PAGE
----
>> the actual reason for disabling all the bluetooth features on the
>> phone. Anyone can figure out that is it so Verizon can make money
>> from people having to buy ringtones and send pictures through their
>> for-fee services. After all, if security were the main issue, how
>> is it that almost every other wireless phone company allows these
>> features unrestricted? Again, I understand that you cannot really
>> answer these questions candidly because of your position, but it
>> may be a question to post to your supervisors or their supervisors.
>> What really bothered me is that I have no recourse after having
>> been lied to by an employee, no matter how misguided they were.
>> Does this mean Verizon employees can tell people whatever they want
>> to tell them in order to get them to buy a phone or sign up for
>> service? I know I had 30 days in which to return the phone, but
>> having been told by the employee that these features were
>> available, I figured it must have been something that I was doing
>> wrong, not that the features were disabled. As you can imagine,
>> before I knew it the 30 days had passed. Again, thank you for the
>> response, and I sincerely hope that what you say is true – a
>> suitable solution is on the way. :: Christy :: On
>> Mar 11, 2006, at 12:16 PM, VZW Customer Service MW wrote:
>>> Dear Christy,
>>> Thank you for contacting Verizon Wireless through our website.
>>> My name is Brett. On behalf of Verizon Wireless, please accept
>>> my apology for your dissatisfaction with your purchase of the
>>> Motorola v710. I am disappointed the service you received from
>>> this location did not reflect Verizon Wireless’ total commitment
>>> to quality for our customers.
>>> I hope we are able to restore your confidence in Verizon Wireless
>>> and prove that we are worthy of your continued business.
>>> We are aware that the Motorola v710 is currently not capable of
>>> transferring files using Bluetooth technology. Bluetooth
>>> capability is a specialized function of this handset, not a
>>> feature of our wireless phone service. Verizon Wireless offers
>>> limited support of this technology for select devices such as
>>> wireless headsets, hands free car kits and dial up networking.
>>> It is the intent of Verizon Wireless to provide the best
>>> equipment and services possible while maintaining reasonable
>>> security measures to protect our customers and the security of
>>> our wireless network. This issue has been acknowledged by Verizon
>>> Wireless as a potential concern and we are working to provide a
>>> suitable solution that will ensure the best customer experience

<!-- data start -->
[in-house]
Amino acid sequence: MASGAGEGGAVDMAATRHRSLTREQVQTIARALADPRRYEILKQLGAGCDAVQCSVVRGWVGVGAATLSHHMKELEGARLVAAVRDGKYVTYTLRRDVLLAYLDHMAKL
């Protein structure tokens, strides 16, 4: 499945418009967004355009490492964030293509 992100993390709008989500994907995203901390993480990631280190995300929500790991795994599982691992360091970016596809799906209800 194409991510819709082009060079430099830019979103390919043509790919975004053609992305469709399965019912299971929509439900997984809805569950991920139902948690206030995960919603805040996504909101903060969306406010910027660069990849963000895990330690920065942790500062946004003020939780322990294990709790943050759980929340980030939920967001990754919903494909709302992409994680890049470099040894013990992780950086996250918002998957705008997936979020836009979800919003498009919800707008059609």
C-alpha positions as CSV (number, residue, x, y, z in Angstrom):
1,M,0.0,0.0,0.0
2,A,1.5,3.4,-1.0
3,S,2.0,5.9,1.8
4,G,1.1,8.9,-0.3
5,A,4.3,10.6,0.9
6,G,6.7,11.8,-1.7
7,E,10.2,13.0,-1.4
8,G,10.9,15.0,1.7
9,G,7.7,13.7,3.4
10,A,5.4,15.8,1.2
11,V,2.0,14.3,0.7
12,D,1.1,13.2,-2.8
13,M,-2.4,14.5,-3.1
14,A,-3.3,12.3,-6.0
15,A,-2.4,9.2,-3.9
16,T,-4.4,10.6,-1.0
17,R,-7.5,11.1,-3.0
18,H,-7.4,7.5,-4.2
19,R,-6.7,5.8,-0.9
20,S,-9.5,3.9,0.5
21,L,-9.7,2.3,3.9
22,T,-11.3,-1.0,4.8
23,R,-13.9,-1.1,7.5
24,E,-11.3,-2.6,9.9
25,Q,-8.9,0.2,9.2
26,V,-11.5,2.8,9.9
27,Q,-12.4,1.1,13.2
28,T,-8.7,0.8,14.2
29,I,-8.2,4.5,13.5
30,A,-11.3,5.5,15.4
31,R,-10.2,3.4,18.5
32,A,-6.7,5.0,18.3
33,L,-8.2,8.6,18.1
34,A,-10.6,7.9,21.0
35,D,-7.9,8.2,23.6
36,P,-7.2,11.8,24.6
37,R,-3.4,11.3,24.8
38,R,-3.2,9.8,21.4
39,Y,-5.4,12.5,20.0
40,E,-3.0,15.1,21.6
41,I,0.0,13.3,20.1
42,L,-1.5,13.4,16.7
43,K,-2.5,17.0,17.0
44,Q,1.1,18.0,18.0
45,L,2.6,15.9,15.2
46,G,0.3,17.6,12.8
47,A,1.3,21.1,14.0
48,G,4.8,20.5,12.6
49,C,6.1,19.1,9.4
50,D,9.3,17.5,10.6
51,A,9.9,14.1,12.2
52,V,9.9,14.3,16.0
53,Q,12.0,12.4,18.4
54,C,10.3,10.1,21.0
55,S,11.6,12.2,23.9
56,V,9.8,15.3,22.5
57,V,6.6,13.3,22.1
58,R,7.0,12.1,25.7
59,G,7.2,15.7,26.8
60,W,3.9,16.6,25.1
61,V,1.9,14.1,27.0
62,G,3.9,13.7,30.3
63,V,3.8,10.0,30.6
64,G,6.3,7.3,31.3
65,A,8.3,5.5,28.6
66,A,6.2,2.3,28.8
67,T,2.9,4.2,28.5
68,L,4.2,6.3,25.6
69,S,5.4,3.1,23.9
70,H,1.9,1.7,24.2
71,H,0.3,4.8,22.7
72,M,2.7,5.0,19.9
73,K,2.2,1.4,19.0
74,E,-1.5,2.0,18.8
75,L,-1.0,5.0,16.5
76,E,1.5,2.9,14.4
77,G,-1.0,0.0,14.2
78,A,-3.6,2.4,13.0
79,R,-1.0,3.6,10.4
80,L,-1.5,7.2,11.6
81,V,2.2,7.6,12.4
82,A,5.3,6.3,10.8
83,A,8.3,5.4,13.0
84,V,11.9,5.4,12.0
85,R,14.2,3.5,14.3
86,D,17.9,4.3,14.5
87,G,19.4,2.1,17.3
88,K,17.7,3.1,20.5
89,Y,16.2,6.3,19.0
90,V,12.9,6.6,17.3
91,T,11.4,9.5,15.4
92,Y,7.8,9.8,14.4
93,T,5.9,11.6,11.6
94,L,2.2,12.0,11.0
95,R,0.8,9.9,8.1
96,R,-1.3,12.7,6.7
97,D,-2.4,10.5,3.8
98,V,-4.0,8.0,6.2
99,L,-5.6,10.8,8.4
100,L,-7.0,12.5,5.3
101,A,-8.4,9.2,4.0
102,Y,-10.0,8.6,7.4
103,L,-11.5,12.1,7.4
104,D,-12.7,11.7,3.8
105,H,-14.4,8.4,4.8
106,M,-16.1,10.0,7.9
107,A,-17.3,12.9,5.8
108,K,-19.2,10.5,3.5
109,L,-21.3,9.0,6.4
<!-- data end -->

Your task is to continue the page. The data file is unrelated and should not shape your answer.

>>> I encourage you to register to receive free e-mail updates, which
>>> will notify you of new product releases. To enroll, please
>>> click on the following link:
>>> We appreciate your business. Thank you for using Verizon
>>> Wireless products and services. Should you have additional
>>> questions or concerns, please reply to this e-mail.
>>> Brett Verizon Wireless Customer Service
>>> “We never stop working for you!”
>>> If you have received this e-mail in error or are not the intended
>>> recipient, please notify us immediately by replying to this
>>> e-mail and deleting it and all copies and backups thereof. If
>>> you are the intended recipient and are a Verizon Wireless
>>> customer, this response is subject to the terms of your Customer
>>> Original Message Follows: ———————— Form Message
>>> MAIL_ADDRESS: firstname.lastname@example.org
Market ID: IL/WI Zip Code:
>>> 61920 Full Name: Christy Email Address:
>>> Primary Subject: Phones and Accessories Secondary Subject: Phone
>>> is Not Working
>>> Message Body: Within the last year I bought a Motorola V710 from
>>> my local Verizon store. I reupped my account in order to upgrade
>>> to this phone since it had Bluetooth. I wanted to be able to sync
>>> my phone with my computers as well as sending songs, images, etc.
>>> back and forth. Not only was I not told that these features were
>>> disabled on my phone, but the sales clerk who was helping me
>>> actually said to me ‘Oh, you won’t have to but ringtones or
>>> anything! Just send them from your computer.’ Had I know this was
>>> not true, I would not have purchased this phone. I have gone back
>>> and forth in my feelings for this phone, but another incident
>>> made me decide to write. Later, my husband and I were in the
>>> Verizon store again getting him signed up for service on my
>>> account. I mentioned my past experience with the sales clerk
>>> telling me things that were patently untrue about my phone and
>>> their response was ‘I don’t know why she told you that. It’s
>>> still a really good phone.’ Well, I don’t know why either. They
>>> told me that the employee had just come over from working at
>>> Cingular, where the phones are not disabled. I must admit the
>>> only thing keeping me from switching right now is the coverage
>>> area provided by Verizon Wireless. There are not many times I
>>> would tolerate being lied to so unapologetically from a company.
>>> I realize at this point there is probably not much that can be
>>> done. And I don’t suppose Verizon would do anything if it could
>>> anyhow. I just want someone to know what happened. :: christy